Former Minister of Economy and Finance,
A career in politics wasn't part of the plan for Ismael Benavides, a man born into one of Southern Peru's most well-known entrepreneurial families.
He expected to take over his family's farm, where he would oversee the production of cotton and grapes for pisco, a national liquor. The 1968 military coup, however, sent him down a much different path, leading to top bank posts in Peru and abroad and three ministerial appointments.
"I had always wanted to go into agriculture, but we lost it all," Benavides says, remembering the land reforms that followed the coup. "I studied agriculture at the Universidad Agraria in Lima and at a small college in Alabama. Then my father encouraged me to get an MBA. That's how I ended up at Berkeley."
Berkeley in the 1960s demanded students keep an open mind and question the status quo, Benavides says. "Later on, to be able to change things in Peru, which is quite conservative, that way of thinking was an asset."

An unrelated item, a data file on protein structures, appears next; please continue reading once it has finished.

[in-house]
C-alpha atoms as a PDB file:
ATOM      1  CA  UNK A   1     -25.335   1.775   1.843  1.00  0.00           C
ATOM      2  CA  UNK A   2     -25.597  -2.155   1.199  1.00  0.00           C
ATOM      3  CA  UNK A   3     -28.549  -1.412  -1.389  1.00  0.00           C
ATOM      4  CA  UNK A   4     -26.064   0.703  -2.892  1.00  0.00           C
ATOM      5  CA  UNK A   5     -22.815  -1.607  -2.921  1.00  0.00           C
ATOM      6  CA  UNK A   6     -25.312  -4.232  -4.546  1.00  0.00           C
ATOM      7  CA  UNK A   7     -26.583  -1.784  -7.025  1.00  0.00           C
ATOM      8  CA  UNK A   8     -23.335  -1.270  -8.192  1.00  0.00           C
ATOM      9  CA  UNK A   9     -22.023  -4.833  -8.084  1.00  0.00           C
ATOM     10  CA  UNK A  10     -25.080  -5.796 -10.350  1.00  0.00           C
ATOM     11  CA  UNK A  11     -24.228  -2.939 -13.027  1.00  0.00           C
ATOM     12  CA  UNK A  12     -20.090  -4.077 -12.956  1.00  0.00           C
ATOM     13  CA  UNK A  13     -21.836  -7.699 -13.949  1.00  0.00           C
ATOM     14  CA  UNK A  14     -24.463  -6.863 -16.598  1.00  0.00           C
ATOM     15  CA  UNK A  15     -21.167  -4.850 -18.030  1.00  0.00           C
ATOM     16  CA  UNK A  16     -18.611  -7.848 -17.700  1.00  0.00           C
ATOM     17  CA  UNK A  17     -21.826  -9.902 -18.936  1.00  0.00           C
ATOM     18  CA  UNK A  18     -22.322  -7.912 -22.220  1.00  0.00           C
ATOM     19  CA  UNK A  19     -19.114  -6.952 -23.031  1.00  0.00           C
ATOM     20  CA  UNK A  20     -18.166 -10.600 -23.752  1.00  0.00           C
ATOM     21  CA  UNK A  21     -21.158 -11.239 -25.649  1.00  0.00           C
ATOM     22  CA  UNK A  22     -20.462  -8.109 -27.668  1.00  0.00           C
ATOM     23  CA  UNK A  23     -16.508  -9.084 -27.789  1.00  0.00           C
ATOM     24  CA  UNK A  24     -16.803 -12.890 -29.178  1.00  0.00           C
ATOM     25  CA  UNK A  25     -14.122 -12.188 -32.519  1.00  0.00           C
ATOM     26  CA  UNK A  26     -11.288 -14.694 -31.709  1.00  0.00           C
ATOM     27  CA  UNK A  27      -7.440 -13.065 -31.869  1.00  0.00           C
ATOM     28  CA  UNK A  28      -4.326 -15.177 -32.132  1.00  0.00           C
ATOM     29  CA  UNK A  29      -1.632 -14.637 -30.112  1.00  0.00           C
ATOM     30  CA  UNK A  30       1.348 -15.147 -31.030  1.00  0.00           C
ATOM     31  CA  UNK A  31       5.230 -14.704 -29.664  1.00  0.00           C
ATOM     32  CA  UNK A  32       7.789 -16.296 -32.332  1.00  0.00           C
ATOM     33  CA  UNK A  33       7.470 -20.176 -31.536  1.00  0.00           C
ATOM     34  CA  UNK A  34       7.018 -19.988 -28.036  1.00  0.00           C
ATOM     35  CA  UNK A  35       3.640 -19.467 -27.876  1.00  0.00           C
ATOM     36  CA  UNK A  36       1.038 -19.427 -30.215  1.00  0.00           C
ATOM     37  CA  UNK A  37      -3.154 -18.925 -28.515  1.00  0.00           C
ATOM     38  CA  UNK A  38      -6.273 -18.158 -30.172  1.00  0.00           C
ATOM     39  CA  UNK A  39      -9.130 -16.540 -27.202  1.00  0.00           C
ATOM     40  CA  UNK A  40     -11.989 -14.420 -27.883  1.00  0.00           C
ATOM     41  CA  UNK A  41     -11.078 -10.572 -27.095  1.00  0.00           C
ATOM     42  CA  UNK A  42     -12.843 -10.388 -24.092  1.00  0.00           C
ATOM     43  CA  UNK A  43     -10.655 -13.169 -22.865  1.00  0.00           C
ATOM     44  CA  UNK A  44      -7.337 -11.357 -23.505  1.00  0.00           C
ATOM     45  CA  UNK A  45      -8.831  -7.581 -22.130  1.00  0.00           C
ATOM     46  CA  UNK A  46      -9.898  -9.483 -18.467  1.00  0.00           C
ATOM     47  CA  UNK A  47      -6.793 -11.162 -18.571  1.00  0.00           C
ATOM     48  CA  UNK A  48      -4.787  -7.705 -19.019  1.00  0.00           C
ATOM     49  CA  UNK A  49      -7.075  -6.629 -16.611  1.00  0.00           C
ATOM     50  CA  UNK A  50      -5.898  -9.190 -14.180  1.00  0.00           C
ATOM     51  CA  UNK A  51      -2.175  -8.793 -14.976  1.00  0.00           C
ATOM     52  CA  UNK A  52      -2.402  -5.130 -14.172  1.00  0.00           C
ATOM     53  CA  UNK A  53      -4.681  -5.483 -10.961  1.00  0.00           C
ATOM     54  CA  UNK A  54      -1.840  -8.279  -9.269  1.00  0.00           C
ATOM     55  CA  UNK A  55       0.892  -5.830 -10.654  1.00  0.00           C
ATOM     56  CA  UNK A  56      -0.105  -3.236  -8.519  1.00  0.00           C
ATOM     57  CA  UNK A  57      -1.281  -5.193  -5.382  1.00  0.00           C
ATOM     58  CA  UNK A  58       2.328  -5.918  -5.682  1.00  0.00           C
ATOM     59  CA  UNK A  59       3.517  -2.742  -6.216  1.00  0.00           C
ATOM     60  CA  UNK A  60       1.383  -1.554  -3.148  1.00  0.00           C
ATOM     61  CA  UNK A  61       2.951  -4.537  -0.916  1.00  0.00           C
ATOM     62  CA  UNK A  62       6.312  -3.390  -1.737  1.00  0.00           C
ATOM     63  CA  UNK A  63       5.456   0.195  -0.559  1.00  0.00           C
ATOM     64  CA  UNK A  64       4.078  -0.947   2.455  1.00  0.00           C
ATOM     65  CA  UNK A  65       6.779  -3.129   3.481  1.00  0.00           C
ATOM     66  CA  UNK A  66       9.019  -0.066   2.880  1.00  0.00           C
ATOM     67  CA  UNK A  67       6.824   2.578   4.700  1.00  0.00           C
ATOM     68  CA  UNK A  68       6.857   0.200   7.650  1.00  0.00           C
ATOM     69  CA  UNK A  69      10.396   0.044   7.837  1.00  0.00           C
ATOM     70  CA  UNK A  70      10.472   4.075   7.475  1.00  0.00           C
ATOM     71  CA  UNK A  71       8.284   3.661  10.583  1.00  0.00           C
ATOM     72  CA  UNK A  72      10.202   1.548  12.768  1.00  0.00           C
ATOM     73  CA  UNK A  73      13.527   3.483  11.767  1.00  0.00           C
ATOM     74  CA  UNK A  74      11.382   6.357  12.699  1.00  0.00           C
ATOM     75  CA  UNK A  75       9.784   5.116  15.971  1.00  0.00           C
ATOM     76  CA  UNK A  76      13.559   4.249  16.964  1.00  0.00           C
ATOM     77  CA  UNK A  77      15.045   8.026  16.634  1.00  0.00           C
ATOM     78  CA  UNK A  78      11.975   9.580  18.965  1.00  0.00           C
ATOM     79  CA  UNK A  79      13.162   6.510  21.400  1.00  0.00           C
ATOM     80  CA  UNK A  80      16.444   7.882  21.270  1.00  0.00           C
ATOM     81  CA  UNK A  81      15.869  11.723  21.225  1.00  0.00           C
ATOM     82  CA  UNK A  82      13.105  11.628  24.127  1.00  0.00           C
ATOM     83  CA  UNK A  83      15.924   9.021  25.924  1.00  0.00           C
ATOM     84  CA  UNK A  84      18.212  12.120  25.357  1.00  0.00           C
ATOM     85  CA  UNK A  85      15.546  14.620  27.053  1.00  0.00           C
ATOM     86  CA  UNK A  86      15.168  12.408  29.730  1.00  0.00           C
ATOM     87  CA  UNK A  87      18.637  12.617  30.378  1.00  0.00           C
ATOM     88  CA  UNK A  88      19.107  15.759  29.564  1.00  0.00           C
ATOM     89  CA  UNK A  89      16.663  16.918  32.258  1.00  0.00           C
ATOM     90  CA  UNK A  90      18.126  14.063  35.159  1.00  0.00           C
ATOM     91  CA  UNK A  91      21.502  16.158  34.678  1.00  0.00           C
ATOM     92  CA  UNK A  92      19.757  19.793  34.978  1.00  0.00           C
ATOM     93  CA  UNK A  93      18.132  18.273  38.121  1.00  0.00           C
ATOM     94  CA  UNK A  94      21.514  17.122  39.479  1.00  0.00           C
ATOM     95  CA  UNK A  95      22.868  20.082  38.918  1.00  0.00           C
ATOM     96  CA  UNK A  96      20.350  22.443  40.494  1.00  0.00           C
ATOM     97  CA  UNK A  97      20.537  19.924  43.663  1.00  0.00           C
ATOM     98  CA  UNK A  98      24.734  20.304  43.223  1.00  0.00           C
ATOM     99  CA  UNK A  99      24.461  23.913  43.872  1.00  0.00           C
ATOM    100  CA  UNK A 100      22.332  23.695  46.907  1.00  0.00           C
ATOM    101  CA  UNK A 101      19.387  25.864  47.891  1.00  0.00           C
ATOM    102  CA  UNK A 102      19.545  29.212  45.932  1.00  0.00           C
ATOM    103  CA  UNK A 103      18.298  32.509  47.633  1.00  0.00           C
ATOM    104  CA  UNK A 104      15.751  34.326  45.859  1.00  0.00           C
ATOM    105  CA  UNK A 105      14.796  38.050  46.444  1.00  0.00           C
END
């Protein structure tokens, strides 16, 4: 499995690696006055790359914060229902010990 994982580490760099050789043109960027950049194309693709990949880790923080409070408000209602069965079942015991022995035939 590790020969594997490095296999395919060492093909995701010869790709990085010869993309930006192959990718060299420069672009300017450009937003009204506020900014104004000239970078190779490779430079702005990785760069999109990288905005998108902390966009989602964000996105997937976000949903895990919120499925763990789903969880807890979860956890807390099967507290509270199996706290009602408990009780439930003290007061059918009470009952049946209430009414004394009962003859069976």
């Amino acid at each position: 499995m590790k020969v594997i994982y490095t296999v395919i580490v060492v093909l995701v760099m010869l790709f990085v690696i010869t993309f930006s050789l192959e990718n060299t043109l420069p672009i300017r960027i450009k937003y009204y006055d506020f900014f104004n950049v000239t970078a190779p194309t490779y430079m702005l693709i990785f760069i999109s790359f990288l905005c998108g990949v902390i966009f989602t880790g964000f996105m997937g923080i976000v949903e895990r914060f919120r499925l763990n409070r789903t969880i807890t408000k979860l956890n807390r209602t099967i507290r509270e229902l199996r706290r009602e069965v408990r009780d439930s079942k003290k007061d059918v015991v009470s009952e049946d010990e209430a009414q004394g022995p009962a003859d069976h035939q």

After graduation Benavides worked for Citibank in New York and for private South American banking firms, ultimately holding the top post-- general manager--of Banco Internacional de Peru for 14 years.
Benavides was appointed minister of fishery in the '80s, minister of agriculture from 2007 to 2008, and then minister of economy and finance from 2010 to 2011. To raise Peru's profile and trustworthiness as a financial hub, Benavides promoted national and foreign investment and issued bonds in the international market.
"Our hope was to usher Peru's economy into an era as a force in a new market. The country's just getting started in that regard," he says.
Now retired, Benavides has returned to his first love: agriculture. "We have a new farm in Pisco, where we grow asparagus, citrus, and grapes and produce pisco. But I maintain interests in banking as well as politics."